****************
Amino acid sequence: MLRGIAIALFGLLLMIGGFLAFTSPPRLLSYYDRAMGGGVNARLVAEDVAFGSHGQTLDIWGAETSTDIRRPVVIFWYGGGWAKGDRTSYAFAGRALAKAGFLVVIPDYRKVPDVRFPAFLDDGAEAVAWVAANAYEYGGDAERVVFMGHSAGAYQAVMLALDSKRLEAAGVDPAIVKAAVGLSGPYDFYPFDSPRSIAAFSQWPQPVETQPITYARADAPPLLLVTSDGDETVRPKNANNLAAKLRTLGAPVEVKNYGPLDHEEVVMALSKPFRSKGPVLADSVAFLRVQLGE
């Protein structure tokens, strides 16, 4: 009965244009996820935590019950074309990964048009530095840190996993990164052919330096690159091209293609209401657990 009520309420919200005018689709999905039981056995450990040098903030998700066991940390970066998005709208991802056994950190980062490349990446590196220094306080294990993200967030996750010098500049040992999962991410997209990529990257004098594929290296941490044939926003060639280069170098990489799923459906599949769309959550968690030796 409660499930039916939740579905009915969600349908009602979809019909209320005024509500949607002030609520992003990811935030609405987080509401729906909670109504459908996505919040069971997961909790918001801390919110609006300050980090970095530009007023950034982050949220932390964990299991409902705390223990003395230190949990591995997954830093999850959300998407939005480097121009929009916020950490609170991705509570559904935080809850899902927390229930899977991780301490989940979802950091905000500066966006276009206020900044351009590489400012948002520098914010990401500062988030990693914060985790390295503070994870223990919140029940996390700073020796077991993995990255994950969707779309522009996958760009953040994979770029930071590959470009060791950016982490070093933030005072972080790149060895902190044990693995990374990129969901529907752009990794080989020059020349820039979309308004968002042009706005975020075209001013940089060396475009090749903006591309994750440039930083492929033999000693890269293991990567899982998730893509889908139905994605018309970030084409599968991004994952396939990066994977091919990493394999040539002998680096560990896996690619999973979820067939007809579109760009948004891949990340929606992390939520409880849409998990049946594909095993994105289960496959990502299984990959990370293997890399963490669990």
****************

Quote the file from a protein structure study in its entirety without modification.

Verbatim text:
Amino acid sequence: MLRGIAIALFGLLLMIGGFLAFTSPPRLLSYYDRAMGGGVNARLVAEDVAFGSHGQTLDIWGAETSTDIRRPVVIFWYGGGWAKGDRTSYAFAGRALAKAGFLVVIPDYRKVPDVRFPAFLDDGAEAVAWVAANAYEYGGDAERVVFMGHSAGAYQAVMLALDSKRLEAAGVDPAIVKAAVGLSGPYDFYPFDSPRSIAAFSQWPQPVETQPITYARADAPPLLLVTSDGDETVRPKNANNLAAKLRTLGAPVEVKNYGPLDHEEVVMALSKPFRSKGPVLADSVAFLRVQLGE
């Protein structure tokens, strides 16, 4: 009965244009996820935590019950074309990964048009530095840190996993990164052919330096690159091209293609209401657990 009520309420919200005018689709999905039981056995450990040098903030998700066991940390970066998005709208991802056994950190980062490349990446590196220094306080294990993200967030996750010098500049040992999962991410997209990529990257004098594929290296941490044939926003060639280069170098990489799923459906599949769309959550968690030796 409660499930039916939740579905009915969600349908009602979809019909209320005024509500949607002030609520992003990811935030609405987080509401729906909670109504459908996505919040069971997961909790918001801390919110609006300050980090970095530009007023950034982050949220932390964990299991409902705390223990003395230190949990591995997954830093999850959300998407939005480097121009929009916020950490609170991705509570559904935080809850899902927390229930899977991780301490989940979802950091905000500066966006276009206020900044351009590489400012948002520098914010990401500062988030990693914060985790390295503070994870223990919140029940996390700073020796077991993995990255994950969707779309522009996958760009953040994979770029930071590959470009060791950016982490070093933030005072972080790149060895902190044990693995990374990129969901529907752009990794080989020059020349820039979309308004968002042009706005975020075209001013940089060396475009090749903006591309994750440039930083492929033999000693890269293991990567899982998730893509889908139905994605018309970030084409599968991004994952396939990066994977091919990493394999040539002998680096560990896996690619999973979820067939007809579109760009948004891949990340929606992390939520409880849409998990049946594909095993994105289960496959990502299984990959990370293997890399963490669990």